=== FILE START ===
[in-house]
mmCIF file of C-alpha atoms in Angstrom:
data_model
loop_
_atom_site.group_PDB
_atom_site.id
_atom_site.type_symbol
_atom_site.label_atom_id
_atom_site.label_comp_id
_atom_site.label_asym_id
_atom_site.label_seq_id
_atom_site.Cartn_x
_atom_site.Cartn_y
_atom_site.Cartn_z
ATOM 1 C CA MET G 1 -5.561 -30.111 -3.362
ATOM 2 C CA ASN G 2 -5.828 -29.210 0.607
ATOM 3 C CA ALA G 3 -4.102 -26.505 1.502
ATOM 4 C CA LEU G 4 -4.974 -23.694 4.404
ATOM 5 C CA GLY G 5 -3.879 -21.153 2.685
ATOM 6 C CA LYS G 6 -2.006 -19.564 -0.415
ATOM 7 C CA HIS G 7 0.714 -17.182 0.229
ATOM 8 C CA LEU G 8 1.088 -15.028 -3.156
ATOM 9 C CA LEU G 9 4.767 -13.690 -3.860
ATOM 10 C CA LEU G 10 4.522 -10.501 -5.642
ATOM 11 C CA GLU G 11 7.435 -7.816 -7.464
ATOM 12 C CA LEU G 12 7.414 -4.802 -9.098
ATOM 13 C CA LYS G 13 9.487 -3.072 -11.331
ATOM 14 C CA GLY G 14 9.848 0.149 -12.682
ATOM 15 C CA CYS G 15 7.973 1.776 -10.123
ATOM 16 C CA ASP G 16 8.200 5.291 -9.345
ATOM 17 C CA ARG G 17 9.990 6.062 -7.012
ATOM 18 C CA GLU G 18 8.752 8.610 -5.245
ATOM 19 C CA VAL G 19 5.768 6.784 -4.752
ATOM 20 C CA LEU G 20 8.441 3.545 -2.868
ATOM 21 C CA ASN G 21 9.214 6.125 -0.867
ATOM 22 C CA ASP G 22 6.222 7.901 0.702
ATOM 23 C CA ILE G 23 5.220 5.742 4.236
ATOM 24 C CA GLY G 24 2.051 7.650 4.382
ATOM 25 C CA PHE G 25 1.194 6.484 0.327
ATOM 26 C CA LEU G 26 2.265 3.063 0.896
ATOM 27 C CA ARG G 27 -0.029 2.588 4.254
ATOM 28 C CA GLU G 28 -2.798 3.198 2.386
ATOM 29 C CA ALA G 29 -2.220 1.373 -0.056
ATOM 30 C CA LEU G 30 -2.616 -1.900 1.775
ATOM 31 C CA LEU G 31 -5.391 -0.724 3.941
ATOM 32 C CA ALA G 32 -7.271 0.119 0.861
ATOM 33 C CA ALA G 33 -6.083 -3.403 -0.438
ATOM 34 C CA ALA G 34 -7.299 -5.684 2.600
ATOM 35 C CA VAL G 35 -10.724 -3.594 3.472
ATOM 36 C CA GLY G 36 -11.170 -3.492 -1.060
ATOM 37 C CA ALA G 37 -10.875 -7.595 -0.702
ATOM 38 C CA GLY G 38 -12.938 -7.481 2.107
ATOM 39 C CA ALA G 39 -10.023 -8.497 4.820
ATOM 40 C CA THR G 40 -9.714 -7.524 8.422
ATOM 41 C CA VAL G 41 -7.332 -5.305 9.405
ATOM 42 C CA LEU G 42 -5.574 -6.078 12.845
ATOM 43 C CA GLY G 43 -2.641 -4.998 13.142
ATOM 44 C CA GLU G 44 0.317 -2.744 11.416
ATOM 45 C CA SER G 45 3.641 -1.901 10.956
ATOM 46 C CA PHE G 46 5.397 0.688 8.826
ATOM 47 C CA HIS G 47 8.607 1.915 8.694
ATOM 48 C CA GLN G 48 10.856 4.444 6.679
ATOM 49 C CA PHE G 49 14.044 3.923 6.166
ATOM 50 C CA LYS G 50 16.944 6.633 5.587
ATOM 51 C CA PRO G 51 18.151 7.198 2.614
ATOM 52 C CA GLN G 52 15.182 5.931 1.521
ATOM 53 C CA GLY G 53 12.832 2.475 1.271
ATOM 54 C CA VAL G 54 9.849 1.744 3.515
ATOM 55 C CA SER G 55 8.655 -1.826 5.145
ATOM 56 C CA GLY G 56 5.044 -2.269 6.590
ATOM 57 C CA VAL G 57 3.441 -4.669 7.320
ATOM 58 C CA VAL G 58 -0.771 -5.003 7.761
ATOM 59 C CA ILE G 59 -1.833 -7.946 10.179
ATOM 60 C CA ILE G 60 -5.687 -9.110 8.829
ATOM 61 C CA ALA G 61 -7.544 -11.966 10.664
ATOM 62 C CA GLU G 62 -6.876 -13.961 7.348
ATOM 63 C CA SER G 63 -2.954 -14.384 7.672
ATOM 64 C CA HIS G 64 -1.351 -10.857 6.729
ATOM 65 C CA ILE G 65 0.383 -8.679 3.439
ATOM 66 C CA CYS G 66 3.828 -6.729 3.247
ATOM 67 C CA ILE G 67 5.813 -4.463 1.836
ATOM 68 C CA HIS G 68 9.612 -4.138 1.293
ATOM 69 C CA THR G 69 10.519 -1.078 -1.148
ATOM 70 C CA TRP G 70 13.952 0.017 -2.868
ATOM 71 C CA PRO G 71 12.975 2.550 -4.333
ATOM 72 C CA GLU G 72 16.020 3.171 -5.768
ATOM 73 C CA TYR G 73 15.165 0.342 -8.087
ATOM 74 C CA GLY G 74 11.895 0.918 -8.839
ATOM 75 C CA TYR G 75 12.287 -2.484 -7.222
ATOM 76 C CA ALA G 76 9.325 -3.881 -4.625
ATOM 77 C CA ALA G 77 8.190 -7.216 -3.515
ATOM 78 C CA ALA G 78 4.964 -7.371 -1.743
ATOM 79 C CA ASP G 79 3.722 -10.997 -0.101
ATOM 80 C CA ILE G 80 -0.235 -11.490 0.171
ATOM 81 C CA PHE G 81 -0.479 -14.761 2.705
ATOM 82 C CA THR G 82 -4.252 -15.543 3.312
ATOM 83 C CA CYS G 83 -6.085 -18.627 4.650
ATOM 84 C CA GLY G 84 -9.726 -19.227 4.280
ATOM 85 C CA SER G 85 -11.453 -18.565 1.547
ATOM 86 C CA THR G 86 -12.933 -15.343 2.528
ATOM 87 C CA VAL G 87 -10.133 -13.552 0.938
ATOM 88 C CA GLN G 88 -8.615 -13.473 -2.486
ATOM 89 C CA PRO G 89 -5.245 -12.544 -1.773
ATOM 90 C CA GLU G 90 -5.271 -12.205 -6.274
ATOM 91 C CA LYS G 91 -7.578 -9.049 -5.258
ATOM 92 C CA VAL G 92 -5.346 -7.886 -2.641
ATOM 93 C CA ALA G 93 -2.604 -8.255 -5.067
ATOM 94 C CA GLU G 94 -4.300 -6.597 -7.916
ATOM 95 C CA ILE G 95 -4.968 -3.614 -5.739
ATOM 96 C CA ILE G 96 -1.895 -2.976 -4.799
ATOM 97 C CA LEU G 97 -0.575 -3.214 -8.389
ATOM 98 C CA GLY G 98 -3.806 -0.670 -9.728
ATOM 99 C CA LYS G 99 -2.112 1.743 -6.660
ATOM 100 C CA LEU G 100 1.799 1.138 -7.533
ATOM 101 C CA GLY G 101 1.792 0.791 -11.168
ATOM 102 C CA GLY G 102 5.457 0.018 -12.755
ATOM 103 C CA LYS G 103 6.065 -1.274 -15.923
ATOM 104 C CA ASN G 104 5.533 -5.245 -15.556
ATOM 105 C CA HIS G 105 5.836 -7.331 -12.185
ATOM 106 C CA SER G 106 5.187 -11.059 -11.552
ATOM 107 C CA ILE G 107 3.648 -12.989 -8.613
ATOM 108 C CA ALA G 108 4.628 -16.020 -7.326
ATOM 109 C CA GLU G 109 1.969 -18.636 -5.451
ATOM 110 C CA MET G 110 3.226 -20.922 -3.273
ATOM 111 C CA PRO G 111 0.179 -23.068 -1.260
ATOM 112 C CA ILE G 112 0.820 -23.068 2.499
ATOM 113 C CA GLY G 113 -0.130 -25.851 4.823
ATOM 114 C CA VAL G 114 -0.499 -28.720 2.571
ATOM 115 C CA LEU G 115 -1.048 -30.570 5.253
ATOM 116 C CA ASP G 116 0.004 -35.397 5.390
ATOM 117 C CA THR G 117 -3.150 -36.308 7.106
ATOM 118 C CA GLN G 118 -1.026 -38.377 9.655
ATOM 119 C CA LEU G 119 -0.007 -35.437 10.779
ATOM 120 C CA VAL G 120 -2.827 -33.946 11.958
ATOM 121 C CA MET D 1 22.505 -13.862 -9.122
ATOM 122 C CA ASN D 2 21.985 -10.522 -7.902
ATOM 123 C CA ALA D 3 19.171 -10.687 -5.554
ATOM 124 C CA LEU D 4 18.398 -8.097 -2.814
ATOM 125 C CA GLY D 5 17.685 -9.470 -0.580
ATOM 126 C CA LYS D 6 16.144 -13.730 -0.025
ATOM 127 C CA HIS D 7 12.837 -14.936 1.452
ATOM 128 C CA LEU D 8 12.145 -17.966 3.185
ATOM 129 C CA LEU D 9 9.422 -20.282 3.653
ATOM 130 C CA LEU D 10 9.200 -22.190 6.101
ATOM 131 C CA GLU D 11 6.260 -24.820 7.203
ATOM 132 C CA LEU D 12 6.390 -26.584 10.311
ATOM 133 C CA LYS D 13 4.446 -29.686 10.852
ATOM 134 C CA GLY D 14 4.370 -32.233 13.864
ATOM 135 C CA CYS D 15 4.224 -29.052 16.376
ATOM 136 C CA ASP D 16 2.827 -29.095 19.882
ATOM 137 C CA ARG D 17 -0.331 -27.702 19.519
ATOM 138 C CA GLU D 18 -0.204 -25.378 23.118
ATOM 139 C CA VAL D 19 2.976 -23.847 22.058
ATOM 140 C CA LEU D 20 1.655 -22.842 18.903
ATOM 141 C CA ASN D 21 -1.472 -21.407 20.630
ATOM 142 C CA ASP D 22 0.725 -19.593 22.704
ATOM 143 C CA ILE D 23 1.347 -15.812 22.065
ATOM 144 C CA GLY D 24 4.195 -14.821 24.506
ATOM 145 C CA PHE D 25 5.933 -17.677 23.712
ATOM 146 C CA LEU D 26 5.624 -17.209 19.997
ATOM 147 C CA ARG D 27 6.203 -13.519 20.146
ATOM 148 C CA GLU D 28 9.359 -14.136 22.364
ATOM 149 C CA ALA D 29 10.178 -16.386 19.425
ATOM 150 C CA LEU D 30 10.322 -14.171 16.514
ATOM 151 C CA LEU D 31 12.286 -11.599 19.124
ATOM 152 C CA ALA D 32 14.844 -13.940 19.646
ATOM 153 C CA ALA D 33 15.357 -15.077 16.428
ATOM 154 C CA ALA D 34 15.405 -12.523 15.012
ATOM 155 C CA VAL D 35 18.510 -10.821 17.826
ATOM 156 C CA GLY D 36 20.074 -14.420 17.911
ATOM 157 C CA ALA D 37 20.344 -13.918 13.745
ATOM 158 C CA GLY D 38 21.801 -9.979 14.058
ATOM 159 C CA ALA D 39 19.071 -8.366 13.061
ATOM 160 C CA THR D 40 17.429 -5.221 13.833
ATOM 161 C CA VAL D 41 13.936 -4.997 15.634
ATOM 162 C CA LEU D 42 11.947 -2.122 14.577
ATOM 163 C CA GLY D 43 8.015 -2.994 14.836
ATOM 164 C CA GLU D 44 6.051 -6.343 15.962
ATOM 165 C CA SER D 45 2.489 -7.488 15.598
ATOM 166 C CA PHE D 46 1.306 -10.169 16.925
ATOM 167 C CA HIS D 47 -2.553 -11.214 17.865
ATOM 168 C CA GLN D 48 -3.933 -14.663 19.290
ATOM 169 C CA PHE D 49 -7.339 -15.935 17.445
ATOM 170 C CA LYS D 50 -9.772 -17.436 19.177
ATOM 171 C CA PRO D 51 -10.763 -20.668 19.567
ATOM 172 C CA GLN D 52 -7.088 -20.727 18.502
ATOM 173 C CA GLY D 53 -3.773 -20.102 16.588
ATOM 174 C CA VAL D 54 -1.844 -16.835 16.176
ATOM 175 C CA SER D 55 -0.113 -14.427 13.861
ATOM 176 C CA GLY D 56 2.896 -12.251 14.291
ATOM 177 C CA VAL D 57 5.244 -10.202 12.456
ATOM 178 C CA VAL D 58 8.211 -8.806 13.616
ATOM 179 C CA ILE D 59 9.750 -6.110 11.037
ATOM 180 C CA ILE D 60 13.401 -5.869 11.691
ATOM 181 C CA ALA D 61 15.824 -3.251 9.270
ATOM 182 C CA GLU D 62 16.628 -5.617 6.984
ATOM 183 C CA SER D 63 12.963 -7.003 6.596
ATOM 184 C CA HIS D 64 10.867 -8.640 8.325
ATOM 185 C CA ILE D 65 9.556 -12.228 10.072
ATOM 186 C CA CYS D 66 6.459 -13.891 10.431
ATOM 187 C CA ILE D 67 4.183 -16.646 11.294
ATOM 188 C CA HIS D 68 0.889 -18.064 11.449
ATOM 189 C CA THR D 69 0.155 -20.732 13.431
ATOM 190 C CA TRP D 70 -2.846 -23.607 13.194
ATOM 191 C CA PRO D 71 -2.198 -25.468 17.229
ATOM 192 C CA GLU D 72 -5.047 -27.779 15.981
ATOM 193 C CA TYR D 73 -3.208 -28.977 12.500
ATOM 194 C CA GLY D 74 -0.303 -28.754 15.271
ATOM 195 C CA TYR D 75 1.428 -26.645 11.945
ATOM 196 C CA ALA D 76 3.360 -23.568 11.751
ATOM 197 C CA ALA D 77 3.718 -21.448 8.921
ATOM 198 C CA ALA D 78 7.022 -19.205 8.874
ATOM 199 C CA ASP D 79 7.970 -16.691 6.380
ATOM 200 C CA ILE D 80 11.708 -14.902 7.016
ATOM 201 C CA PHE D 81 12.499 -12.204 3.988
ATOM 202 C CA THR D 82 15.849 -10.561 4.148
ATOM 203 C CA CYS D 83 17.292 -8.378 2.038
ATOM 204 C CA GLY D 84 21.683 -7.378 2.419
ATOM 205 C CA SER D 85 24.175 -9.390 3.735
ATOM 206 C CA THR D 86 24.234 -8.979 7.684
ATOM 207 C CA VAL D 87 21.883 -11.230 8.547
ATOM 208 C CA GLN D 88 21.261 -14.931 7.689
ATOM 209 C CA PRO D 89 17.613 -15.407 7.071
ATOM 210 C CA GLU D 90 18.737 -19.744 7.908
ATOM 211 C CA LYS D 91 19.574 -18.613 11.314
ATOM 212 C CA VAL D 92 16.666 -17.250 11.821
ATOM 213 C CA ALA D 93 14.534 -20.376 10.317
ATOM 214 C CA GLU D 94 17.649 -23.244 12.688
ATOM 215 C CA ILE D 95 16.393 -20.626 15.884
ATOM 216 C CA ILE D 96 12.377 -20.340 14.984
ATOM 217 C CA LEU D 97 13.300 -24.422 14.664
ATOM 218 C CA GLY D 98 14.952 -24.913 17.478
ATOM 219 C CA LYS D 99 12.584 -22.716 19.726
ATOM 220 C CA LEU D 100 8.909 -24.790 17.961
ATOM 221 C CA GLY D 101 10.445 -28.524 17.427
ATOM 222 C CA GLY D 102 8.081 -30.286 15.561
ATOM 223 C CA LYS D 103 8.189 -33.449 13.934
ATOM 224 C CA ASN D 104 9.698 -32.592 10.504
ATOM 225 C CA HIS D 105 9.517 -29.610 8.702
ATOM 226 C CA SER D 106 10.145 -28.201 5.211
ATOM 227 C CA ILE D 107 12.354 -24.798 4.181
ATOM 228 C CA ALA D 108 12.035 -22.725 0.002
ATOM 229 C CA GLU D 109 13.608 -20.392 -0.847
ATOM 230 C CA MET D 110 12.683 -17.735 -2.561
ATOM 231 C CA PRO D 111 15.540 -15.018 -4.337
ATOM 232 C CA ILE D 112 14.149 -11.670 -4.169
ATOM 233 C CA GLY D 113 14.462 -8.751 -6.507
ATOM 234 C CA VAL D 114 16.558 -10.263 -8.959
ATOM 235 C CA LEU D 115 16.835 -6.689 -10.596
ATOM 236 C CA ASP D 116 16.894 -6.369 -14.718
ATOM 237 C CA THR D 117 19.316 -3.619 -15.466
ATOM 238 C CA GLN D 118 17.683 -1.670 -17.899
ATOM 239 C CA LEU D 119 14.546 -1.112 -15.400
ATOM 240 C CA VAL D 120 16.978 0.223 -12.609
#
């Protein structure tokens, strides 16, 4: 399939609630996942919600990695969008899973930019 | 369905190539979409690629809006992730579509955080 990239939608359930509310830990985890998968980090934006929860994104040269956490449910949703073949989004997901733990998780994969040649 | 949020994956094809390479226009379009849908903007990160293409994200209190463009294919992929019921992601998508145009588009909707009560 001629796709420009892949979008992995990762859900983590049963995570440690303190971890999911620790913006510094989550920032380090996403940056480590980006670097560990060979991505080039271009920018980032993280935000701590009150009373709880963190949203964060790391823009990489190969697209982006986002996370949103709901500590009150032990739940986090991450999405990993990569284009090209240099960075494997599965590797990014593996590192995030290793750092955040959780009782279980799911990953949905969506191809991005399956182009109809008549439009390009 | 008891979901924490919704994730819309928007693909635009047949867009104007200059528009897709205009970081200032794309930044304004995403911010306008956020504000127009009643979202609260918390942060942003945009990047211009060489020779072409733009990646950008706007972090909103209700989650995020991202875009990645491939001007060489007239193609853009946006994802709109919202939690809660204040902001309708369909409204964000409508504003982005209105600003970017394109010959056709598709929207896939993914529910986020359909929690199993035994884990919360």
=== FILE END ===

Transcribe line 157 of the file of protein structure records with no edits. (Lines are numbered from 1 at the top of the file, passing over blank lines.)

ATOM 143 C CA ILE D 23 1.347 -15.812 22.065